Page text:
Homebrew Oscillator Is In A Glass By Itself

Great things happen when we challenge ourselves. But when someone else says ‘I bet you can’t’ and you manage to pull it off, the reward is even greater. After [WilkoL] successfully made a tuning fork oscillator, his brother challenged him to make one out of a wine glass. We’ll drink to that!

First, [WilkoL] needed to find a way to make the wine glass vibrate continuously without having to stand there running a moistened finger around the edge. A piezo speaker mounted close by did the trick. Then he had to detect the sound waves, amplify them, and feed them back in.

After toying with the idea of making a laser microphone, and tossing aside the idea of a regular microphone (because squealing feedback), he settled on using light. LEDs didn’t work, probably because the light is too divergent. But he found out that by aiming a laser just right, the curve of the wine glass modulates the light, and the waves can be detected with a phototransistor.  Then it was just a matter of amplifying the the sound and feeding it back to the piezo.

In the demo video after the break, you can see the vibrations in the glass manifest once he pours in some water. As anyone who’s ever played the water glasses can tell you, this also changes the frequency. [Editor’s note: I expected a much larger change in pitch. Not sure what’s going on here.]

Speaking of, here’s a steampunky glass armonica that uses an old turntable motor to rotate the wine glass, and a pneumatic cylinder to raise and lower the water level.

8 thoughts on “Homebrew Oscillator Is In A Glass By Itself

  1. I wonder if you could use a toilet seat made of quartz as a frequency source for microcontroller. I’ve looked and can’t find anything similar (only a number of examples).

    I’ve also seen some quartz toilets but for the most part, they are either quite expensive or they do not provide enough range in comparison to a frequency receiver such as an Arduino, so the idea of a very simple portable frequency receiver is attractive. One major issue would probably arise from pieces of fecal matter sticking to seat if you get up too early.

    If anyone would like to make these, let me know I’m open to suggestions.

  2. When finding the resonance modes of a structure it is usual to excite it with white noise. (I used to do this with car body shells for a job)
    In this case the excitation frequency is fixed so as the natural frequency of the glass is changed it is likely that all that really changes is that the resonance reduces in efficiency and shifts a little.

    I think that this experiment would be rather different with white-noise excitation.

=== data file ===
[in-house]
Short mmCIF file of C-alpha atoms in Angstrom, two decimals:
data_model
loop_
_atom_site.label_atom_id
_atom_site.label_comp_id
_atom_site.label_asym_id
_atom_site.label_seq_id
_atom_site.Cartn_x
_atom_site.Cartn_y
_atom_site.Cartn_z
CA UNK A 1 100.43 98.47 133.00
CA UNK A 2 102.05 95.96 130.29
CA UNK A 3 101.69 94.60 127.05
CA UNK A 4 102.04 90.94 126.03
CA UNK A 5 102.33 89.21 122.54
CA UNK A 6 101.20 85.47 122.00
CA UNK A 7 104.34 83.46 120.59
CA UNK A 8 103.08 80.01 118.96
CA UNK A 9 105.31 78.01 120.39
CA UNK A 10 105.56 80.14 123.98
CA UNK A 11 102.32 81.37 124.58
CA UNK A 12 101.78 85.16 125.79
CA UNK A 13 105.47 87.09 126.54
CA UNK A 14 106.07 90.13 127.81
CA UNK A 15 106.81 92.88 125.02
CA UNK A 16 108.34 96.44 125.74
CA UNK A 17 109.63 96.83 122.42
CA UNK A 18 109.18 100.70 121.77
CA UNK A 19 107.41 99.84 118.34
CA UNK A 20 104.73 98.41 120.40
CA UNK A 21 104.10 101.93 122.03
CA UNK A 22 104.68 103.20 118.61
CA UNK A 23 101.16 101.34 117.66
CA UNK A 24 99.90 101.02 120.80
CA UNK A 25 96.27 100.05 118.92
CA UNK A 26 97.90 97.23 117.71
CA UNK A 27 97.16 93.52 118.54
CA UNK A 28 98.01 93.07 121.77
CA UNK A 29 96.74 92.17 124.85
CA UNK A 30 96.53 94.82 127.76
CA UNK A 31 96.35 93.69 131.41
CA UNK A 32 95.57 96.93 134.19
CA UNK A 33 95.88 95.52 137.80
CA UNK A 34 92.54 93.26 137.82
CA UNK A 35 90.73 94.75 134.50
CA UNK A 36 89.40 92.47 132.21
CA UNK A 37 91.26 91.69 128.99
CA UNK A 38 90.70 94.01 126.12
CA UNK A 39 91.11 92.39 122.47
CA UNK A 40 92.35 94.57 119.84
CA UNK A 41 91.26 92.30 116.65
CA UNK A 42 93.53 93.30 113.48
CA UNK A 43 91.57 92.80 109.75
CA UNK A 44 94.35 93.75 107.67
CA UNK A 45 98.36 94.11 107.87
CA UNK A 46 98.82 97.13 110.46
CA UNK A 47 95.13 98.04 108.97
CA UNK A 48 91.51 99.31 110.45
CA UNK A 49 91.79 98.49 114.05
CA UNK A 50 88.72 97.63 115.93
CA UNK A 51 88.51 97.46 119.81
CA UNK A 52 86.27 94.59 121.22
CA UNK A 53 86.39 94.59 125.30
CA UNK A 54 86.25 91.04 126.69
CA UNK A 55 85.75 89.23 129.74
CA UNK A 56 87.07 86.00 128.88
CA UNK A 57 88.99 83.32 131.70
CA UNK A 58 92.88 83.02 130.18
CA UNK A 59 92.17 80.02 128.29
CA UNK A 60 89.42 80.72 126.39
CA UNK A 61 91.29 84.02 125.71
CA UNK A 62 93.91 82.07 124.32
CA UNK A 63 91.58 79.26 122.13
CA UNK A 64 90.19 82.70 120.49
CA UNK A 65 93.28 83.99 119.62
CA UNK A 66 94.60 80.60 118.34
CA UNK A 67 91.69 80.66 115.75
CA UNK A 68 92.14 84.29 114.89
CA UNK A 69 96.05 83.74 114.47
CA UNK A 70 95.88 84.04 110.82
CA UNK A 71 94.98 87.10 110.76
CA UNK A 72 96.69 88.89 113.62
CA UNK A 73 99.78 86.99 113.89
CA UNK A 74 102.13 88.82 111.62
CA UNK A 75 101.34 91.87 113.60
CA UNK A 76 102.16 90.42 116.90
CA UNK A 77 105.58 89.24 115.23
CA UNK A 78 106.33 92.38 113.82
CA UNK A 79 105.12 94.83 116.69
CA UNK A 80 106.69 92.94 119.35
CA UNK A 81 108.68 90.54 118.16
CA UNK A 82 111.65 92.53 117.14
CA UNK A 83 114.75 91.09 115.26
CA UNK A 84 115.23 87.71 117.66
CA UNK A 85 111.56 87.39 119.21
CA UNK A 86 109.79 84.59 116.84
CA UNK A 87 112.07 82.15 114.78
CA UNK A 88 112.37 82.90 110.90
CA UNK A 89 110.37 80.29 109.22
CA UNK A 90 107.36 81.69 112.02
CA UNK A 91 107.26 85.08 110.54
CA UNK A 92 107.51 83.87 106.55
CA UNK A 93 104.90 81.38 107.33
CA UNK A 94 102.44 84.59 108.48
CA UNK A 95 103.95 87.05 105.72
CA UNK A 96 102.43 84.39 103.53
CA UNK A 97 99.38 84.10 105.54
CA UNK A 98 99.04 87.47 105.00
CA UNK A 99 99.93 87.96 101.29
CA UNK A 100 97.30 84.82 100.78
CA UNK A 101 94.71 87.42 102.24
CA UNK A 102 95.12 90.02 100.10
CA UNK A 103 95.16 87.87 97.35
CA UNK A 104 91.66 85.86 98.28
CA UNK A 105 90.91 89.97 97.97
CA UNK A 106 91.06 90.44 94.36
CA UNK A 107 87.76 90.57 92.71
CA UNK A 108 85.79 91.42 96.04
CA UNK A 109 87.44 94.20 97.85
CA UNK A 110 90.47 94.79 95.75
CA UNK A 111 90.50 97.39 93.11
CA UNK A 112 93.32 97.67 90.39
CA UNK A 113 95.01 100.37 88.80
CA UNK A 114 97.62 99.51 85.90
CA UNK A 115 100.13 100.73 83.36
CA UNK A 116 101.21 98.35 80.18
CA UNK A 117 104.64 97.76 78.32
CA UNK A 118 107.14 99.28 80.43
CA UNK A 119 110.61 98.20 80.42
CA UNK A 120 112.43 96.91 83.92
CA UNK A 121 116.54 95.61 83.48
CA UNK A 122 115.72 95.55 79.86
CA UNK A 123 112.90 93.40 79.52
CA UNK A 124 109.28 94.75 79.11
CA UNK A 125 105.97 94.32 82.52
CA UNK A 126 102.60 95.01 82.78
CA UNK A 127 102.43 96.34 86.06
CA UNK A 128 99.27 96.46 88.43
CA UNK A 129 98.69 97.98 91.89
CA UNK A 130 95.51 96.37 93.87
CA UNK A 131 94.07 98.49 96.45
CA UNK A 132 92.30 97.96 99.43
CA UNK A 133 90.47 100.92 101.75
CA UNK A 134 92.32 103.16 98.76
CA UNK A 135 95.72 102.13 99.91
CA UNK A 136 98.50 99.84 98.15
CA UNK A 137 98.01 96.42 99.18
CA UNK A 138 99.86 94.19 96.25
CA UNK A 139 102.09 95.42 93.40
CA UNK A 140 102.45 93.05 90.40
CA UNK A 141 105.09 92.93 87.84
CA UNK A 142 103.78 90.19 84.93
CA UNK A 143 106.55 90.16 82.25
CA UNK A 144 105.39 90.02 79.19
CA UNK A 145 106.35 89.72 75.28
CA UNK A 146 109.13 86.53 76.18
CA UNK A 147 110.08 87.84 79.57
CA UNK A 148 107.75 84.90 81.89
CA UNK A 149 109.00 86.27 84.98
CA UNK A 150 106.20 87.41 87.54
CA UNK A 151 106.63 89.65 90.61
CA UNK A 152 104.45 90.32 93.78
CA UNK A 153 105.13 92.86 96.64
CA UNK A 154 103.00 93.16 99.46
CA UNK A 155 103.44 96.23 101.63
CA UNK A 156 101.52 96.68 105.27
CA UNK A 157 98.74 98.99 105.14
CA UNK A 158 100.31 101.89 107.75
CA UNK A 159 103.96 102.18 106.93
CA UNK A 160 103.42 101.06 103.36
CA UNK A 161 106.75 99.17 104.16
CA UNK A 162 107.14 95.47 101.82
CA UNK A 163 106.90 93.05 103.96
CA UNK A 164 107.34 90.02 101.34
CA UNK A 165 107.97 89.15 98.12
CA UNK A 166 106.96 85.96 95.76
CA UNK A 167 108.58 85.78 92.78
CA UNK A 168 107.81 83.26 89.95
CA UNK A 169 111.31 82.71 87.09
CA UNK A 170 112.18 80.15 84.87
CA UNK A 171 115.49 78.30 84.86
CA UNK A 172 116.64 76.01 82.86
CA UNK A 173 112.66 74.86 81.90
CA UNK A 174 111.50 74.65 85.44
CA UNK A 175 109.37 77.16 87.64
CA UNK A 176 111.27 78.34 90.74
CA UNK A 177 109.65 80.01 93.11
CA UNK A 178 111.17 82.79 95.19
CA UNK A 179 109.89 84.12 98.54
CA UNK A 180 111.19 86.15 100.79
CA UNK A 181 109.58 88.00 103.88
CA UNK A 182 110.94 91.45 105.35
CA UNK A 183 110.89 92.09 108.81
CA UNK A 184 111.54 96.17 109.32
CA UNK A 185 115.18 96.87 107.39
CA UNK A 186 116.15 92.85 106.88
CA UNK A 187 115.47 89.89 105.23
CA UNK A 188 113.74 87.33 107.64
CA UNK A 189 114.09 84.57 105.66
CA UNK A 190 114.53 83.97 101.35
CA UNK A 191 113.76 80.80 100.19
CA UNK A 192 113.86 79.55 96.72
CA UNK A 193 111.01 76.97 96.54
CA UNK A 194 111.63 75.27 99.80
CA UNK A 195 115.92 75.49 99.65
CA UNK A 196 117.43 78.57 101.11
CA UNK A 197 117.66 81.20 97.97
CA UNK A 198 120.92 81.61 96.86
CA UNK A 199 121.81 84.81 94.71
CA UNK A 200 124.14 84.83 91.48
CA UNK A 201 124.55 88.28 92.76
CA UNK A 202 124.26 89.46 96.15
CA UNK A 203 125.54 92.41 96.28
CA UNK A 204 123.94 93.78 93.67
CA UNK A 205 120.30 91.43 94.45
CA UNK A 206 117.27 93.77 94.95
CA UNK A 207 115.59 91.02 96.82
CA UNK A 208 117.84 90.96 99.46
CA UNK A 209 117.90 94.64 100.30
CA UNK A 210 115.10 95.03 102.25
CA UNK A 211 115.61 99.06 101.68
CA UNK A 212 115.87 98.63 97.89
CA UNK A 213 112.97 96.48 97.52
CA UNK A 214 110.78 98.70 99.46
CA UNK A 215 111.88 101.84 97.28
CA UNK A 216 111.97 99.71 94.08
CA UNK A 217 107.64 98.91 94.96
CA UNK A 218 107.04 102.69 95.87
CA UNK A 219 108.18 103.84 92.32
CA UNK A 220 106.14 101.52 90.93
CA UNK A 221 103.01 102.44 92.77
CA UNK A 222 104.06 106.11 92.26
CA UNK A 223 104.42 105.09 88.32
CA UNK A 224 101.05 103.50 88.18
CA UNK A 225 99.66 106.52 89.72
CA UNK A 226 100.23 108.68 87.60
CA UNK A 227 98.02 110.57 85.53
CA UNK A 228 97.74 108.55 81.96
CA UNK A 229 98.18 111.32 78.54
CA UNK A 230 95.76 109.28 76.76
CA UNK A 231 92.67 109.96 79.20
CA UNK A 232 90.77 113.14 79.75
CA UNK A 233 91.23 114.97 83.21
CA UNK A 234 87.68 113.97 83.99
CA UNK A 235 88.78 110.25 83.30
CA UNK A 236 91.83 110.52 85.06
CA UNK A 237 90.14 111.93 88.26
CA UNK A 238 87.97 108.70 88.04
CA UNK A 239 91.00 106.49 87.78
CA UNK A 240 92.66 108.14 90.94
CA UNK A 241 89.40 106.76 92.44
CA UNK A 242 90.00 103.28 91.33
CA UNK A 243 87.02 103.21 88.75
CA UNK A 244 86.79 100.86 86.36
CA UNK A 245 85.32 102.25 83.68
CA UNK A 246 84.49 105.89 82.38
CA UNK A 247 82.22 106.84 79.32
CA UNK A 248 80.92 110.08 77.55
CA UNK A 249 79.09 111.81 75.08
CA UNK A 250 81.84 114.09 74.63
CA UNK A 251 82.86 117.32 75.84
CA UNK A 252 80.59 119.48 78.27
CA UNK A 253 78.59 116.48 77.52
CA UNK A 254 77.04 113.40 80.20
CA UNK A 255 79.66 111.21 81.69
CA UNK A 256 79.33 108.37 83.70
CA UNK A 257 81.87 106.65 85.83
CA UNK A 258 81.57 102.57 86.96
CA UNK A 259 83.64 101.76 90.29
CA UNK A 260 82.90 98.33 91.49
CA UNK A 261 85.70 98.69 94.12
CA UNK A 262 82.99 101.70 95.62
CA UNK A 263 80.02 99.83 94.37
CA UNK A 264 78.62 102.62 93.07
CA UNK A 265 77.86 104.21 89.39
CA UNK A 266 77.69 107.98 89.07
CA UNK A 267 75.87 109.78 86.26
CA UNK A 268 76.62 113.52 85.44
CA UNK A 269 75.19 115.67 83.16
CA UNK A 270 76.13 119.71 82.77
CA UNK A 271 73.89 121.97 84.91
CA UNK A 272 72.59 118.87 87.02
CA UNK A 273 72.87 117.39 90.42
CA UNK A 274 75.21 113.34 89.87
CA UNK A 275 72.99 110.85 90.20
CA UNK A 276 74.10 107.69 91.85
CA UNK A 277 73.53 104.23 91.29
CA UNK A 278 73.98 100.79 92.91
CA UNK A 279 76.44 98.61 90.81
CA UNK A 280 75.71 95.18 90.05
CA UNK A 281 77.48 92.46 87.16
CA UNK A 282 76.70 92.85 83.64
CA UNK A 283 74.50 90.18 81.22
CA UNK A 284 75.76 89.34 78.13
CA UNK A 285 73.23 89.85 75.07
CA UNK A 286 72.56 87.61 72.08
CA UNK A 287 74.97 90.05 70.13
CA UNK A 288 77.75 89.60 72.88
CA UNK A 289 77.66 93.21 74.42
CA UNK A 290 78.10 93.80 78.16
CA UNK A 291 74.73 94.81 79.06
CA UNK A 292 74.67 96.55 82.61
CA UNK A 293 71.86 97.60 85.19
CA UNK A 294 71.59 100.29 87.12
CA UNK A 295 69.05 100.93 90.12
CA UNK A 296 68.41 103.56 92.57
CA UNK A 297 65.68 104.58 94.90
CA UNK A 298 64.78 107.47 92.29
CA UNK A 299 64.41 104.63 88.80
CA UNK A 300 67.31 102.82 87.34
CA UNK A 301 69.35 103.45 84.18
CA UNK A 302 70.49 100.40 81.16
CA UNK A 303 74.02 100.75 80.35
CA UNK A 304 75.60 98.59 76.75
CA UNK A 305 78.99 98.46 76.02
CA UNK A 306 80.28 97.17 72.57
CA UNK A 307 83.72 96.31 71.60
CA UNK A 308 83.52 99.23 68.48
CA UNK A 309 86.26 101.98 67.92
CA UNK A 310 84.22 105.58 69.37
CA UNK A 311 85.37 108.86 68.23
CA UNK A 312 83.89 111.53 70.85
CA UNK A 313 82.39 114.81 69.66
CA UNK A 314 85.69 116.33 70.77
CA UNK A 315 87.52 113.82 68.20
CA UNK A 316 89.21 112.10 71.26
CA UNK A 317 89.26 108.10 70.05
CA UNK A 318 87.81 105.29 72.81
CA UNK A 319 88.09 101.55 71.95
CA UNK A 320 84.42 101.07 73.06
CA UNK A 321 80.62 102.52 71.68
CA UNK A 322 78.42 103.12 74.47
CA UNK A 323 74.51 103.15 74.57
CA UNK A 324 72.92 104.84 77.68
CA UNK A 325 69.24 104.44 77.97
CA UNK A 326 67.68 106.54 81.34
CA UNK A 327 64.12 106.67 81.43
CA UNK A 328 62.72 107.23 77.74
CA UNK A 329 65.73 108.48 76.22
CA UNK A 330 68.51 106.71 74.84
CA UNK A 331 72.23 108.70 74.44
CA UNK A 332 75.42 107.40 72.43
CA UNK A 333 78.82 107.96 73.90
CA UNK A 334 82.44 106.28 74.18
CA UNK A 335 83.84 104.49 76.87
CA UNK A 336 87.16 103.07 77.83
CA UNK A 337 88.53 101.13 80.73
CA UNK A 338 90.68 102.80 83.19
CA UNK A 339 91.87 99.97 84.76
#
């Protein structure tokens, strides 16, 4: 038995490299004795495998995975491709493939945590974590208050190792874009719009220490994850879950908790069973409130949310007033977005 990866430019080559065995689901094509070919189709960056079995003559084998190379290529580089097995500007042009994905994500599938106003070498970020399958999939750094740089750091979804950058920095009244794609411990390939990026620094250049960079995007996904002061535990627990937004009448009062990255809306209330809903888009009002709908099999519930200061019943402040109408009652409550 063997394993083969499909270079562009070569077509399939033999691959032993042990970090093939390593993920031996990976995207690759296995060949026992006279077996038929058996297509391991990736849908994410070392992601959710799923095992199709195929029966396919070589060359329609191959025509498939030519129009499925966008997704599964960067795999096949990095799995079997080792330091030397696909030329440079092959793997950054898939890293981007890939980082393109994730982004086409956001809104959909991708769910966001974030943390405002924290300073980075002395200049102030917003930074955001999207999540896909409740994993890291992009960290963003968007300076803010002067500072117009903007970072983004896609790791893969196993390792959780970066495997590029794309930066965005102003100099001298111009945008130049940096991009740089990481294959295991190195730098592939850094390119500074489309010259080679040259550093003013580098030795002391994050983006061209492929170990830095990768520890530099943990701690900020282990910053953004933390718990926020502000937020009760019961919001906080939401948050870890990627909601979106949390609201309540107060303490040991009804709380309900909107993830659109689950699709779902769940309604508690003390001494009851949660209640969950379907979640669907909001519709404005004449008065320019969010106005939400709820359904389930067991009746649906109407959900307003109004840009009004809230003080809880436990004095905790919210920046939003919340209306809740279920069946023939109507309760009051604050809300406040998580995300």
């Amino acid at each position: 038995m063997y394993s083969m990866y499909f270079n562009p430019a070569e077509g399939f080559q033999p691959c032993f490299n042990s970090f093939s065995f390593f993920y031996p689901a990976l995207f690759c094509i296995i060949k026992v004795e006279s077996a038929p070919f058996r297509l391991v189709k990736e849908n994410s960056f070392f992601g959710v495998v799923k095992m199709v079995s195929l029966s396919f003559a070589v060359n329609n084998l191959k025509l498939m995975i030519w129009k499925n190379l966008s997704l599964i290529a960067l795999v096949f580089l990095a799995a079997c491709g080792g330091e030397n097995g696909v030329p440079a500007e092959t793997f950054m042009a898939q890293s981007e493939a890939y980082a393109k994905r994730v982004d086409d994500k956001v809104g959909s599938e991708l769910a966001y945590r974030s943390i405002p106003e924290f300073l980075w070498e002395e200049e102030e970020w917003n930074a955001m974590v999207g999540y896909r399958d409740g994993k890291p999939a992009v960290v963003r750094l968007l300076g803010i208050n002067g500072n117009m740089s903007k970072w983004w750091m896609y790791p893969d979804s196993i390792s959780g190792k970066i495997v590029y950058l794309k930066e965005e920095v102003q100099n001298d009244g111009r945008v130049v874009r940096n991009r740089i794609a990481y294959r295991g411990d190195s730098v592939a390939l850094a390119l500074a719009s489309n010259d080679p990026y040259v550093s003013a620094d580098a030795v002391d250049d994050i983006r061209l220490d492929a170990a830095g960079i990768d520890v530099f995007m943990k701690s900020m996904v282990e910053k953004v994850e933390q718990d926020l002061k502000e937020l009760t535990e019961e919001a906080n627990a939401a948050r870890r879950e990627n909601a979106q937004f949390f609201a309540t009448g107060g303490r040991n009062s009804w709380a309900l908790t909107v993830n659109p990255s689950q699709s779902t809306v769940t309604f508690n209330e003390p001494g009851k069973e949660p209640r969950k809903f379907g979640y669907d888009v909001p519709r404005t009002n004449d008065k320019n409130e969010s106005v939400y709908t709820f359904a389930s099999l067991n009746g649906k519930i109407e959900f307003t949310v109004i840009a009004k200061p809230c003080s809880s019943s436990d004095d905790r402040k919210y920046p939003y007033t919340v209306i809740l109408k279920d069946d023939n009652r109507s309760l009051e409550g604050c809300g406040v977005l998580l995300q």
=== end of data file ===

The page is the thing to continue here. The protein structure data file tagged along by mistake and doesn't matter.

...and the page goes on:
1. Blowing in a bottle it is the air in the bottle that vibrates. Any change in that volume of air will be big enough to change resonance frequency significantly. Here it is the whole body of the glass that vibrates, so the effect of the air volume change compared to the mass of the glass is not very large, specially considering that the weight of the added water will work in the opposte direction. Now if you add mercury to the glass it will change the resonance frequency by much larger amount leading to fine tuning opportunity.

  3. Given how little the frequency changes when he pours in the water I suspect his oscillator is locking on to a different resonant mode than what you normally excite when you run a finger along the top of the wine glass.

    With the laser reflecting off the wine glass you can not excite any resonant modes where that location would be a nodal point. It would be interesting to see if he could get any other frequencies by moving where the laser pointer reflects off the glass.

    1. I too was surprised that the resonant frequency didn’t change any more than it did. But you can hear the sound of it, that changed just as little. Whacking the glass with a pencil gave the same tone, and exciting it with the speaker also gave the same resonant frequency.

  4. Nice Idea!

    I built it using a microphone and tiny speaker glued to the side of the glass. I found a very strong frequency change as water was added to the glass.

    Appears that you’re just oscillating the piezo or some other resonance of the system?

    I also eventually shattered the glass. This is a good sign that the oscillator is working as expected.

    Thanks for sharing,

    Sebastian Azevedo

    1. Hmm, I tried a few days ago to post a reply but it never showed up. A few corrections, it isn’t a piezo speaker but an ordinary 8 ohm dynamic one, And as I was just as surprised about how little the frequency changed, I disconnected the speaker from the amplifier. Then used another (dynamic) speaker and a signal generator and found that the glass actually does resonate at the slightly lower frequency. Also, whacking the wineglass with a pencil gave the same tone. No idea why it changes so little, but it does.

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